That is the core of our faith. That is the heart of it. And we come, because we are Christian and the way of love calls for us to be humanitarian. It calls for us to care for those who have no one to care for them.

— Michael Curry, The Power of Love, p. 60-61

Photo: Above Spittal an der Drau, Austria, July 29, 1998

Catching Up With Who We Are

Wednesday, June 26th, 2019

Thankfully, the true Christian life is not a test, it’s a rest. Spiritual growth isn’t about becoming someone tomorrow who you aren’t today through one’s spiritual performance, but rather it’s the journey of our actions and attitudes catching up with who we already fully are in Christ — complete, whole, holy, pure, righteous, saved, and lacking no spiritual blessing. This is the foundation of Grace that enables in us and through us all good things, effortlessly — any other foundation is a sinking sand-spiral of death.

— Christ Kratzer, Leatherbound Terrorism, p. 115-116

Photo: Meadowlark Gardens, Virginia, April 30, 2011

Embracing the Excluded

Monday, May 13th, 2019

In all three stories, the point isn’t just that Jesus healed these people; the point is that Jesus touched these people. He embraced them just as he embraced other disparaged members of society, often regarded as “sinners” by the religious and political elite — prostitutes, tax collectors, Samaritans, Gentiles, the sick, the blind, and the deaf.

— Rachel Held Evans, Inspired, p. 184

Photo: Meadowlark Gardens, Virginia, April 3, 2012

Found Because He Searched

Tuesday, May 7th, 2019

What may we say was the reason for the lost sheep becoming found? Was the sheep saved by the doing of good works? Was the sheep saved by the following of law or commandment? Was the sheep saved because it recognized its own state of ‘lost-ness’, and went searching for its shepherd? Heaven forbid! The lost sheep was found for one reason and one reason alone. The lost sheep was found because the Good Shepherd came looking. The shepherd commenced a search and rescue operation that would never finish, until his sheep was found.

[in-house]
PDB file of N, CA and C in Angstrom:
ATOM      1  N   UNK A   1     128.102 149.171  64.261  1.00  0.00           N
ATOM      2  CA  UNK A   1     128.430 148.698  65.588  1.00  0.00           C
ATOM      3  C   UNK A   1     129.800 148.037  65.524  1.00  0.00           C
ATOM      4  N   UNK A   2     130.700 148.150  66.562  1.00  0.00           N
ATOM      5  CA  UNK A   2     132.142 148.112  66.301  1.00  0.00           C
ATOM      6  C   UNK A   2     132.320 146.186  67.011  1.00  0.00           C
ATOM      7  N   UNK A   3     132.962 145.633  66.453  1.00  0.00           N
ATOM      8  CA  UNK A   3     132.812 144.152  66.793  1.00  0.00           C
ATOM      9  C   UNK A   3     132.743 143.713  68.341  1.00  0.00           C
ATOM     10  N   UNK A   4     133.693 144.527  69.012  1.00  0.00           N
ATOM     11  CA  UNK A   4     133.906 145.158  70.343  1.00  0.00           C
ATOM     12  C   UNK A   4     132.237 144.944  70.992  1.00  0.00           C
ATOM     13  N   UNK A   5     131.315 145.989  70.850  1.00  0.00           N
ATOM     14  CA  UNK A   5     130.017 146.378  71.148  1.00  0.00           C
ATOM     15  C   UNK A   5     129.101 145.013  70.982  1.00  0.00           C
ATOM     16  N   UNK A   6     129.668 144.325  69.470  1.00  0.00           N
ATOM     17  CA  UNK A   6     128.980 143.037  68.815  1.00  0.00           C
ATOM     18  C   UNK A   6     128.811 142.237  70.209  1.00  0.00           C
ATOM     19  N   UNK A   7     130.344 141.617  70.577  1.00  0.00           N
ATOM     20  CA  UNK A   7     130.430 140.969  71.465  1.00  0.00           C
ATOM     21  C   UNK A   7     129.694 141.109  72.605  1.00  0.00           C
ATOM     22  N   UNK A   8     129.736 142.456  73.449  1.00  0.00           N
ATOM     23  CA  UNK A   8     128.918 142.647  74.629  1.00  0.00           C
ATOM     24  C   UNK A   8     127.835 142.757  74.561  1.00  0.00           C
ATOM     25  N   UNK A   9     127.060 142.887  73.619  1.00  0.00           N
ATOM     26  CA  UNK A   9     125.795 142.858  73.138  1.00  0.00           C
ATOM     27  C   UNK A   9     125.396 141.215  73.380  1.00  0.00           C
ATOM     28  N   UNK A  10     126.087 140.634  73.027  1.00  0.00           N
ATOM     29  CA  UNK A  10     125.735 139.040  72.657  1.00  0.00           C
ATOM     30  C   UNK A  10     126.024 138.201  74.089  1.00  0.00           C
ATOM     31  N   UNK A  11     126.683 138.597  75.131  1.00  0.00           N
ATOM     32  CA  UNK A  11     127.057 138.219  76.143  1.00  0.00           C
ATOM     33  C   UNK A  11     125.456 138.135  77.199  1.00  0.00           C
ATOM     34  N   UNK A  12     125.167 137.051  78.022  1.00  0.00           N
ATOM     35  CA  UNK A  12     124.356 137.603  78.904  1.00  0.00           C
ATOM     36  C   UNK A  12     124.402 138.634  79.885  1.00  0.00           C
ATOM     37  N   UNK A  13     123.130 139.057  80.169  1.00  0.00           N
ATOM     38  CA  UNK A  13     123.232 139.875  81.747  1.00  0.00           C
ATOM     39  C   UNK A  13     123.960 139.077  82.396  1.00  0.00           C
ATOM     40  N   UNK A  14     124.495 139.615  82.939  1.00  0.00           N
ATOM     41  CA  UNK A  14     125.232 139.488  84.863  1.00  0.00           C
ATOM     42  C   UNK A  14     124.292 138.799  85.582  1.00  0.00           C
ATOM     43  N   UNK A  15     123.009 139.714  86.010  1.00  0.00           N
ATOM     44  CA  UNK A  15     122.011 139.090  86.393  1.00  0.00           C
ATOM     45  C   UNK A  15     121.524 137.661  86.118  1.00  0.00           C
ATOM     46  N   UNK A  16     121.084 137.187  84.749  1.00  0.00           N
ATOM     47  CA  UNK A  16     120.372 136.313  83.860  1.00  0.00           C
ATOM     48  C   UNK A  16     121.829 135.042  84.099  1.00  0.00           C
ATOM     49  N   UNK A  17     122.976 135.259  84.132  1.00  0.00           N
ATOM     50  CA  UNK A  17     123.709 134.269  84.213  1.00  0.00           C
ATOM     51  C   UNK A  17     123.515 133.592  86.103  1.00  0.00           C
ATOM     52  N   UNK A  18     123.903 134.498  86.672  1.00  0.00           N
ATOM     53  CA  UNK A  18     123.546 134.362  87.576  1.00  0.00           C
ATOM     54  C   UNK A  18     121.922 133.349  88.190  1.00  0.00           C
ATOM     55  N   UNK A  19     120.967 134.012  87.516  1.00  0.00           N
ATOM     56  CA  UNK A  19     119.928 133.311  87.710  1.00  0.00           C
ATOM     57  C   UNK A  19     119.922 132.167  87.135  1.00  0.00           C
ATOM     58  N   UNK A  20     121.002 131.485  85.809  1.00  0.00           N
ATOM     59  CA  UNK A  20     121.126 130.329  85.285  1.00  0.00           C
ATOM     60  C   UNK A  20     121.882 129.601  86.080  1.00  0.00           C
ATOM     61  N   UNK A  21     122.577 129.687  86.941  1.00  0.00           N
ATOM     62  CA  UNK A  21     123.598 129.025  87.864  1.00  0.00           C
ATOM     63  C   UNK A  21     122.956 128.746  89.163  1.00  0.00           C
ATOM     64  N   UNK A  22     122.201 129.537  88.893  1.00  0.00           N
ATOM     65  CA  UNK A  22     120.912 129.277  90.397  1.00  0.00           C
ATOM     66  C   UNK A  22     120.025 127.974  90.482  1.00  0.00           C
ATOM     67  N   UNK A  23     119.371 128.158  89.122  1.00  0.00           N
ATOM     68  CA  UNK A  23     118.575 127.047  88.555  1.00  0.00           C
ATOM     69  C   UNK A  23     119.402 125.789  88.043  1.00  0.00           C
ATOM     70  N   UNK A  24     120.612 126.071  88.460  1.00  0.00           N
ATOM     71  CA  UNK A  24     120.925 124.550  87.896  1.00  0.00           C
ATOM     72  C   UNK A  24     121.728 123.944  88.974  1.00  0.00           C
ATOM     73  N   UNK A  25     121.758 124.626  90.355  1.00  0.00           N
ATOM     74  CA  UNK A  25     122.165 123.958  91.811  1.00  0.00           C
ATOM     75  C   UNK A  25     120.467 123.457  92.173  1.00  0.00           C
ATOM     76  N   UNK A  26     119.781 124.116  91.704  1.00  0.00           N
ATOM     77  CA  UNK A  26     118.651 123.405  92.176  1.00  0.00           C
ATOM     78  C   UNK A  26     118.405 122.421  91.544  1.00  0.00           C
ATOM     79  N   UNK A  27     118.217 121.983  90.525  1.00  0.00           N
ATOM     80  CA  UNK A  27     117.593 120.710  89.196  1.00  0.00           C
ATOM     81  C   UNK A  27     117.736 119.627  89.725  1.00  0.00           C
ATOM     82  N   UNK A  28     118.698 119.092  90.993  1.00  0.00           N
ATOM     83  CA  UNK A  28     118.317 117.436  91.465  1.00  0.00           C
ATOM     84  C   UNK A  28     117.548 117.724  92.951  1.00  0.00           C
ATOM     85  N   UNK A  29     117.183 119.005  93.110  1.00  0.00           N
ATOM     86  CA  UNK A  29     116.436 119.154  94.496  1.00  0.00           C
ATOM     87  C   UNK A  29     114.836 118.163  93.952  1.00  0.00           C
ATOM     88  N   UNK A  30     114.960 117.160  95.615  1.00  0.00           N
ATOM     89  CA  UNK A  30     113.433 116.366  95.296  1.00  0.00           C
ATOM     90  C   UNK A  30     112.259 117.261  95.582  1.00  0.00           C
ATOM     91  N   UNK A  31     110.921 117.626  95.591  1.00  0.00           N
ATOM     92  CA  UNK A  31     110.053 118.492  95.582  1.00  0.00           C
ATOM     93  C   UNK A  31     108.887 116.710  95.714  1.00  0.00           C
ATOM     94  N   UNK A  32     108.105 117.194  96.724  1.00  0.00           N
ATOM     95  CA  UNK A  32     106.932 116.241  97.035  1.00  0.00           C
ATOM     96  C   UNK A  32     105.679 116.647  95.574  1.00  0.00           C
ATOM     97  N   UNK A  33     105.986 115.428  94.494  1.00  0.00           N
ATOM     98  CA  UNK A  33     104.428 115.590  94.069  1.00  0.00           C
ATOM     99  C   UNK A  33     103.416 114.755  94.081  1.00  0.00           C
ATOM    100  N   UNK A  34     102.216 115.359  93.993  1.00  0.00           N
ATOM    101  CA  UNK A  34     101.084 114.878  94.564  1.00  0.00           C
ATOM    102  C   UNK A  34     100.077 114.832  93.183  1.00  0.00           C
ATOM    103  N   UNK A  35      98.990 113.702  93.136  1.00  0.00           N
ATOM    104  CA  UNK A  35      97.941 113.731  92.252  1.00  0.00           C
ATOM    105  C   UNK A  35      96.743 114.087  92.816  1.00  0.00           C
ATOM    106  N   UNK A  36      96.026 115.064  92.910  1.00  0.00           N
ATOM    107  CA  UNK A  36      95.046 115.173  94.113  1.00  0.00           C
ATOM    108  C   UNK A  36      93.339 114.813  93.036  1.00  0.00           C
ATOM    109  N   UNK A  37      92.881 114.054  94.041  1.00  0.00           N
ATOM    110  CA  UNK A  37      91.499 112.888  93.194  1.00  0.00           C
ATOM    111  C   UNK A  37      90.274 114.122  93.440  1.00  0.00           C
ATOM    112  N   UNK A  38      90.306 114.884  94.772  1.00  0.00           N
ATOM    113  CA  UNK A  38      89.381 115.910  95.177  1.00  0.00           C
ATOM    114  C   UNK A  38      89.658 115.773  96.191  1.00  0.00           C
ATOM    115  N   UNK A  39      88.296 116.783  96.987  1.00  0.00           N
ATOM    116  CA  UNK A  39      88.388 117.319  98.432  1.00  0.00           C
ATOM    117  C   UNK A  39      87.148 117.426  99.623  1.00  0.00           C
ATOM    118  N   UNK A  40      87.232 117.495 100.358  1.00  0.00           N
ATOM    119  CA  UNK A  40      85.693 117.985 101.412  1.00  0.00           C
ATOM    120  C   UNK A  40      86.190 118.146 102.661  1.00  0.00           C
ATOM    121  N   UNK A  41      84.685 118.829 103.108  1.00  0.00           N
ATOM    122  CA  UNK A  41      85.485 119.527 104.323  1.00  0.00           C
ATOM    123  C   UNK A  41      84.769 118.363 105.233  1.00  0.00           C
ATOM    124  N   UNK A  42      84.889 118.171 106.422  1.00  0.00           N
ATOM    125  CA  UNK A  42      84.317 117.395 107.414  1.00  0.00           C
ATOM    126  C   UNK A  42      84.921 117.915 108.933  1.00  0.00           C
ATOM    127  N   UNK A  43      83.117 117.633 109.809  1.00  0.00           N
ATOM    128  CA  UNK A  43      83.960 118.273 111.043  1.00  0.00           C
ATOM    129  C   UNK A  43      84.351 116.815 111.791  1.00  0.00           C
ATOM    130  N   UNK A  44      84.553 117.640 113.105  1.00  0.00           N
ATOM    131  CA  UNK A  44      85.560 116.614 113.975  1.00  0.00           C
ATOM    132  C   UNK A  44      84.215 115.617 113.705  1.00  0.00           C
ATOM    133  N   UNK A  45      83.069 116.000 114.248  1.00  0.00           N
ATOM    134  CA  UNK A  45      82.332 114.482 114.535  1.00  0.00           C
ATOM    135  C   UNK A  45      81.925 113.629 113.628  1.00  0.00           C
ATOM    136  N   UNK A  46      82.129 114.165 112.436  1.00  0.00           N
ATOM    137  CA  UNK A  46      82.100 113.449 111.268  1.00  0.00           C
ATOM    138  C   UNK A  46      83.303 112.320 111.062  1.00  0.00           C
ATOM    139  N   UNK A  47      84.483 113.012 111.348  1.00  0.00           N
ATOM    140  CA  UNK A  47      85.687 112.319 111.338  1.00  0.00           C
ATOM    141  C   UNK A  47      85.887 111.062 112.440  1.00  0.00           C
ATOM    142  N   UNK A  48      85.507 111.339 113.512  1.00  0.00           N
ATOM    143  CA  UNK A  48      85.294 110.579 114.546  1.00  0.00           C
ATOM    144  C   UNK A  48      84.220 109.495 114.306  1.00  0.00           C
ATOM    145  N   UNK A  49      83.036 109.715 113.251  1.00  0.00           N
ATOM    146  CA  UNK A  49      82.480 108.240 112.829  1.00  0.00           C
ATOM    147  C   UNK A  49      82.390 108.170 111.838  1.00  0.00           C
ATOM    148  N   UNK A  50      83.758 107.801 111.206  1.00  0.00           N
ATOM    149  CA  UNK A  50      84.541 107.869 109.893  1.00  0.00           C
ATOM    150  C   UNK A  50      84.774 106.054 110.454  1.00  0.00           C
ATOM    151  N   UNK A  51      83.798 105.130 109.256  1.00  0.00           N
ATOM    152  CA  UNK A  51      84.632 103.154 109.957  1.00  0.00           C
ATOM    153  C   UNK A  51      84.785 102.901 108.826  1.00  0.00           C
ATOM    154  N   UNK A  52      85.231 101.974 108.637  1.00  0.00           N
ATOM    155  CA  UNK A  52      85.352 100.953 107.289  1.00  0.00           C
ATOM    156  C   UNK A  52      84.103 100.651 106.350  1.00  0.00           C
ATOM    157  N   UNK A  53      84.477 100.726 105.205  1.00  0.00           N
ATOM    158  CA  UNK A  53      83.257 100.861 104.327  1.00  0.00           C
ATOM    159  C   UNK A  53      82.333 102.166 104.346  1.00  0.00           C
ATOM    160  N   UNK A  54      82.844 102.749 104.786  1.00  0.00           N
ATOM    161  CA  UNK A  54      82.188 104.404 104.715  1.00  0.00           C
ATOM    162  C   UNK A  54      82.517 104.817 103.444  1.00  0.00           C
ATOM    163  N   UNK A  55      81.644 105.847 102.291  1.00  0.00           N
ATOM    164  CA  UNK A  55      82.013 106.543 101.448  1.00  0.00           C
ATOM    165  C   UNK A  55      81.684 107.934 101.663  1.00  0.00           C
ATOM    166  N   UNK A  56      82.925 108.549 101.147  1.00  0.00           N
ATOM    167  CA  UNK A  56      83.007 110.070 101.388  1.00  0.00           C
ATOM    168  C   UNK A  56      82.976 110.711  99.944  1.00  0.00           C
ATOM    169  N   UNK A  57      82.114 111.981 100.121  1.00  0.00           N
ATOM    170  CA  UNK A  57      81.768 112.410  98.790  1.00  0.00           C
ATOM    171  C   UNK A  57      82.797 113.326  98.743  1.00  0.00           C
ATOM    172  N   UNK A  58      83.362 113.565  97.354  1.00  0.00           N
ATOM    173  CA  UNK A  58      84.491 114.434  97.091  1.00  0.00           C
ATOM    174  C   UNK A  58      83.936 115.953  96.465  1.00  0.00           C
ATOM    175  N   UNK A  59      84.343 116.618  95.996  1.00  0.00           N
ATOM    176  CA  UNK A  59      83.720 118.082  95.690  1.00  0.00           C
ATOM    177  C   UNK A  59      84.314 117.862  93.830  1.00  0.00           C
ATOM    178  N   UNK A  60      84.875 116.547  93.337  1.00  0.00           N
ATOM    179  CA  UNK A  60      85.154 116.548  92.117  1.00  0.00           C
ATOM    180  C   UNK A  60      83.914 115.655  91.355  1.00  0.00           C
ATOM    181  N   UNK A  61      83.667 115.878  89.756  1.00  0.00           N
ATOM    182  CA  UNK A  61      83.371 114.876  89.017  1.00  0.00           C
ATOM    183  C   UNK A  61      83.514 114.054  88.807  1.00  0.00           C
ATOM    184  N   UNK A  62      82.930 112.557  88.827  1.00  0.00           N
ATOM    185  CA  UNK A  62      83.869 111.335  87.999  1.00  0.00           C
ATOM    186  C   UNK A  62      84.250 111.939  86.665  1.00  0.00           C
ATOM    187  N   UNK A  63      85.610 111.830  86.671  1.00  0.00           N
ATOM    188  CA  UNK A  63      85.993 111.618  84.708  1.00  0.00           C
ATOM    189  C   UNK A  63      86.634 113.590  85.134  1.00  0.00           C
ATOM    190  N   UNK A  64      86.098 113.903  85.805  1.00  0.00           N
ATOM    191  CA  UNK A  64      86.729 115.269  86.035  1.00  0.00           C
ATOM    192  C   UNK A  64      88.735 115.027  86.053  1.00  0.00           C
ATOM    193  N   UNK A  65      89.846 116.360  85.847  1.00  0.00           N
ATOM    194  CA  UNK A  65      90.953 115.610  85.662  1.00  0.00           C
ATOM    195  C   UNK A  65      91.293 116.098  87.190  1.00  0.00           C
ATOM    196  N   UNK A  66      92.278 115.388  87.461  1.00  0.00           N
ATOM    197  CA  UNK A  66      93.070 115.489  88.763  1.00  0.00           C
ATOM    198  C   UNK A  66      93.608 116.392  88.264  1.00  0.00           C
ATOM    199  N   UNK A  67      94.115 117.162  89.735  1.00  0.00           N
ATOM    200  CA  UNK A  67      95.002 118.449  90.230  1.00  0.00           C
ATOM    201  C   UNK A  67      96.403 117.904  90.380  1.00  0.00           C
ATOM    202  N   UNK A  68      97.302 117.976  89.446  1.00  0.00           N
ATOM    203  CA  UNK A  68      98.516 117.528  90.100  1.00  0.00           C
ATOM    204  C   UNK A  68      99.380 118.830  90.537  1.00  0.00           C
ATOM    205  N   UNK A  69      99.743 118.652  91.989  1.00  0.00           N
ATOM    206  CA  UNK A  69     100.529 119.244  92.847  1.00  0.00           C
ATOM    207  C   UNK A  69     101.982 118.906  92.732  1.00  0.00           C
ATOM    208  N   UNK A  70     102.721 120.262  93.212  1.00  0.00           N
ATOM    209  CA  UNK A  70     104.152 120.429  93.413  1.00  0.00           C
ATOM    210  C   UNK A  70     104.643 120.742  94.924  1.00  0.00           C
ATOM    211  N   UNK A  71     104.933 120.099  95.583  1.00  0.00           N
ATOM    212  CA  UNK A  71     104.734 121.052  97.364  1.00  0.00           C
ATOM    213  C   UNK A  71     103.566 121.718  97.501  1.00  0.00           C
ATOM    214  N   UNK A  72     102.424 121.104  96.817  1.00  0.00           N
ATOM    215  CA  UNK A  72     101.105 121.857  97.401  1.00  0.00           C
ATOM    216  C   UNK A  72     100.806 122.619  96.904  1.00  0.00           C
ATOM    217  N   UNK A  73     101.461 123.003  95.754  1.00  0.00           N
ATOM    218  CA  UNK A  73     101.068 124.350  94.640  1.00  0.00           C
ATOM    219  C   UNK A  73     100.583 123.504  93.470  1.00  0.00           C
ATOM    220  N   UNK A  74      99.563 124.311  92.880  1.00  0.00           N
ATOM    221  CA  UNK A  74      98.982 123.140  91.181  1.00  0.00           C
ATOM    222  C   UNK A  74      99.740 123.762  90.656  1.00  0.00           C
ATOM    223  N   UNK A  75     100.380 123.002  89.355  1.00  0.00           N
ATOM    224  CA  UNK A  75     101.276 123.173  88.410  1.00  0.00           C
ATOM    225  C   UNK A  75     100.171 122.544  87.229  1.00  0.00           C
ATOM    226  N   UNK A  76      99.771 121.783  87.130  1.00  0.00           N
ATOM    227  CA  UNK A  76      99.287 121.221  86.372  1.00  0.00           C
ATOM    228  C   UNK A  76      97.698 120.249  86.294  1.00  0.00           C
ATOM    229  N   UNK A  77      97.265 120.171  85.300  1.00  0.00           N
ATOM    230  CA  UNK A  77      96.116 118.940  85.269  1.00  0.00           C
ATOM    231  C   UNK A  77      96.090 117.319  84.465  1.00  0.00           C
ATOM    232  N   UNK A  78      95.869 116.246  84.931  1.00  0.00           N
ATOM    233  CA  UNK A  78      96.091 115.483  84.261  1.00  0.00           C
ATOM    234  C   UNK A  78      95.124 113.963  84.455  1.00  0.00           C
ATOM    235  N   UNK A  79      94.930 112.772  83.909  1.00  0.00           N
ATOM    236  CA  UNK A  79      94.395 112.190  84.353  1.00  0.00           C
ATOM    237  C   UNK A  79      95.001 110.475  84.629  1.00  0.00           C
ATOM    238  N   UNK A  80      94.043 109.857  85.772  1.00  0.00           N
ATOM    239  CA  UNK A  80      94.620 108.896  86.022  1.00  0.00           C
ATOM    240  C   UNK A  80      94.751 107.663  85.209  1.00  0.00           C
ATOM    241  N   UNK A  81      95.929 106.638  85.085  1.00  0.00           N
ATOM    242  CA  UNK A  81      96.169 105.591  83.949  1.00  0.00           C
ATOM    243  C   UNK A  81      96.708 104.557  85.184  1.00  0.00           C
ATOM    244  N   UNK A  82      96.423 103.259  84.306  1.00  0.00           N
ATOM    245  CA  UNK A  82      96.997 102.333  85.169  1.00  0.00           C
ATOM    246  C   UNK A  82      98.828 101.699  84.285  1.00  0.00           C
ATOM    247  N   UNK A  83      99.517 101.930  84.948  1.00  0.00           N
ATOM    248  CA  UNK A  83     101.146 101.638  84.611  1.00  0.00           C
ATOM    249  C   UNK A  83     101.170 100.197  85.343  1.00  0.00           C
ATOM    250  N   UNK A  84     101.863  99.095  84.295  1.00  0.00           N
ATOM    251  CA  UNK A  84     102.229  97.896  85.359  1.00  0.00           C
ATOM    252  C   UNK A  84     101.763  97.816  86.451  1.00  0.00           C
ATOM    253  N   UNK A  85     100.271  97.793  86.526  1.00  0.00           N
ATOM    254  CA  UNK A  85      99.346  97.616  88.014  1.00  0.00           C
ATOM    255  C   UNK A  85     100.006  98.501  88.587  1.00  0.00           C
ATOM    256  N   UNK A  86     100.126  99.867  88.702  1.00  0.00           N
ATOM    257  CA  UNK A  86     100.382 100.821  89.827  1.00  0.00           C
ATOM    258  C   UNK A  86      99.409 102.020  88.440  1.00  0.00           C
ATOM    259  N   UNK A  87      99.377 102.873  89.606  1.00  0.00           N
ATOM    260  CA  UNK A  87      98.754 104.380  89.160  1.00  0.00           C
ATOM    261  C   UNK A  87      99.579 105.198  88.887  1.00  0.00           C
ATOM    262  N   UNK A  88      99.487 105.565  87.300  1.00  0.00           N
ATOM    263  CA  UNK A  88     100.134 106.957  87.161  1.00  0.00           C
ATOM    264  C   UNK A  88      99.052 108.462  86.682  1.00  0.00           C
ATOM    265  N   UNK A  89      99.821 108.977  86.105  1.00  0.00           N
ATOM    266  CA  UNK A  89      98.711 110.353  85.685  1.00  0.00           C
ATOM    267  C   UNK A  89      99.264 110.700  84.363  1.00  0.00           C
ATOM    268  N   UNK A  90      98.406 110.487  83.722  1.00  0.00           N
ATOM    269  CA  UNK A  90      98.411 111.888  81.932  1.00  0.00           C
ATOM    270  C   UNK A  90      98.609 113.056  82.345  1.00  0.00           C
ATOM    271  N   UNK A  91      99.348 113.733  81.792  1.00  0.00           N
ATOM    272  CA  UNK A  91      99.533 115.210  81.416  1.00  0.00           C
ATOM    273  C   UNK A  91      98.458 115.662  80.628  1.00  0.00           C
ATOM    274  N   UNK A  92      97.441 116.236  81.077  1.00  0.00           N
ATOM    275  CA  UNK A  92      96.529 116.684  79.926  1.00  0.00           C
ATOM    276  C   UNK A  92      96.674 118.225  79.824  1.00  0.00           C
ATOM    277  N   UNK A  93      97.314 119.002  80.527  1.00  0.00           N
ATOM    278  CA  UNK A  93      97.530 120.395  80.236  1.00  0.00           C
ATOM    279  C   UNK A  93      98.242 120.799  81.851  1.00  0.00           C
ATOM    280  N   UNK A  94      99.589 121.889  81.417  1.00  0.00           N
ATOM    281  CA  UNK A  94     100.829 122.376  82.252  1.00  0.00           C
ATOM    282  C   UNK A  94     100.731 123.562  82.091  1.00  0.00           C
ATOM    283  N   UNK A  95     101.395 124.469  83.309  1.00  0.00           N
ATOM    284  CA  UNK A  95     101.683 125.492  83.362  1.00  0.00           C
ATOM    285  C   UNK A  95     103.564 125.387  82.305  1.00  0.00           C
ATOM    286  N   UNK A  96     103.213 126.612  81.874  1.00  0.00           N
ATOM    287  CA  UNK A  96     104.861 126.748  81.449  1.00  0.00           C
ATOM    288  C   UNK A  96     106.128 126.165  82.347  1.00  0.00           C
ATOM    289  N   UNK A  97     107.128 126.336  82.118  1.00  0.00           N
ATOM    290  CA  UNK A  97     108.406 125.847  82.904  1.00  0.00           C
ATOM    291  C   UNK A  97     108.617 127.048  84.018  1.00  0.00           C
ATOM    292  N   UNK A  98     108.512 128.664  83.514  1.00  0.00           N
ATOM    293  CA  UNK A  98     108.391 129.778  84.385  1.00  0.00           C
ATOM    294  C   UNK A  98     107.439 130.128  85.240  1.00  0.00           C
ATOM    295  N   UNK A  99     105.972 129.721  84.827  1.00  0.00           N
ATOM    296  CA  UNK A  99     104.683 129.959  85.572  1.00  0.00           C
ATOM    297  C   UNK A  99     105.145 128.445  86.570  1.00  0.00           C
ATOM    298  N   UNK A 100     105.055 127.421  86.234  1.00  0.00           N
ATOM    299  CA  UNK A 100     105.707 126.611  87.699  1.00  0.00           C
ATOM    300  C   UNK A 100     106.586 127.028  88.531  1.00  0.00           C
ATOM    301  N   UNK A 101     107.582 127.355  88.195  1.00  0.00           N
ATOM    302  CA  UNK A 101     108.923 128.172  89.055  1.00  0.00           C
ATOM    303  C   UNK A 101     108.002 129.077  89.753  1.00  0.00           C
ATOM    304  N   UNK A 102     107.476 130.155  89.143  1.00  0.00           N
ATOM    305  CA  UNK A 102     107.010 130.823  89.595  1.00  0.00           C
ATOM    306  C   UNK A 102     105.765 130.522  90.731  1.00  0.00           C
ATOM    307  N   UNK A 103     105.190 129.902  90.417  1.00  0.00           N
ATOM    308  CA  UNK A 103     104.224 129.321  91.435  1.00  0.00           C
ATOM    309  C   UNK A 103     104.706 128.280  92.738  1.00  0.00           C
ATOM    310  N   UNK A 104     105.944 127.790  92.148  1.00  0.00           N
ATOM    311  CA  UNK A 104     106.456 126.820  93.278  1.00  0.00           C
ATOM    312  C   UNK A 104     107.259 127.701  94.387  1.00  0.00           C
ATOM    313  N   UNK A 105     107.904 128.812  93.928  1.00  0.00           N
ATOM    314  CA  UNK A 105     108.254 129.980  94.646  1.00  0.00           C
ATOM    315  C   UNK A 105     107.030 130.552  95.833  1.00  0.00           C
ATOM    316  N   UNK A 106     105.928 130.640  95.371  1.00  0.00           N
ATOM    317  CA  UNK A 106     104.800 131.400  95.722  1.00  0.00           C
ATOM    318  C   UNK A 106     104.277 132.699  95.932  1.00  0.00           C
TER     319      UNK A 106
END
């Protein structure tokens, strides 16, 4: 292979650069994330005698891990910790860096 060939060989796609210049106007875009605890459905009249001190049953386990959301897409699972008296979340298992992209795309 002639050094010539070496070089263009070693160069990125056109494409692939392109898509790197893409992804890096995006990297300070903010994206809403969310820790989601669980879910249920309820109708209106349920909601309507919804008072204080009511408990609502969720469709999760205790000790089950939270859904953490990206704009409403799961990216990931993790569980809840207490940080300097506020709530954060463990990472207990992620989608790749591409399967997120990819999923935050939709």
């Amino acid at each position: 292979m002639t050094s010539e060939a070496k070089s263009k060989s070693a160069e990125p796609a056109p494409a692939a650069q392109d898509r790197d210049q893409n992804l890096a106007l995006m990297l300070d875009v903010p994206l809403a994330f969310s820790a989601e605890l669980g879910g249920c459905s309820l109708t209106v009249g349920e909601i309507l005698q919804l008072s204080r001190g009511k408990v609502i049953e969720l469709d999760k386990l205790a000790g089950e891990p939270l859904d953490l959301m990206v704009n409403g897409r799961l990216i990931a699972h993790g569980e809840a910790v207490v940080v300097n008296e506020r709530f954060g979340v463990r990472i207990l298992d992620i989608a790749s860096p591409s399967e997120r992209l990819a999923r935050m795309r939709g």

His is a personal search, a persevering search, a successful search. He will search until they are found. The lost sheep contributed nothing to its being found.

— Peter Gray, Until They Are Found, p. 26

Photo: Bull Run Regional Park, Virginia, April 8, 2019

No Satisfaction Needed

Thursday, March 28th, 2019

All four gospels depict how in his teaching and practice Jesus revealed a different, non-feudal picture of the way God deals with sin. Think of the parables of the shepherd going after his lost sheep and the woman searching for her lost coin, both rejoicing with their neighbors when they find the one who has strayed, no satisfaction needed. Remember the parable of the forgiving father who runs out to embrace the returning prodigal son, throwing a party to welcome him back, no payback required. Recall the paralytic who, after Jesus assured him that his sins were forgiven, took up his pallet and walked away, no atonement given. Call up the story of the Pharisee and the publican in the temple; when the publican prays, “God, be merciful to me, a sinner,” he goes home justified, nothing more required. Keep in mind Luke’s depiction of Jesus himself, forgiving his executioners as his life ebbed away, no satisfaction needed.

— Elizabeth A. Johnson, Creation and the Cross, p. 6

Photo: Iona, Scotland, July 13, 2003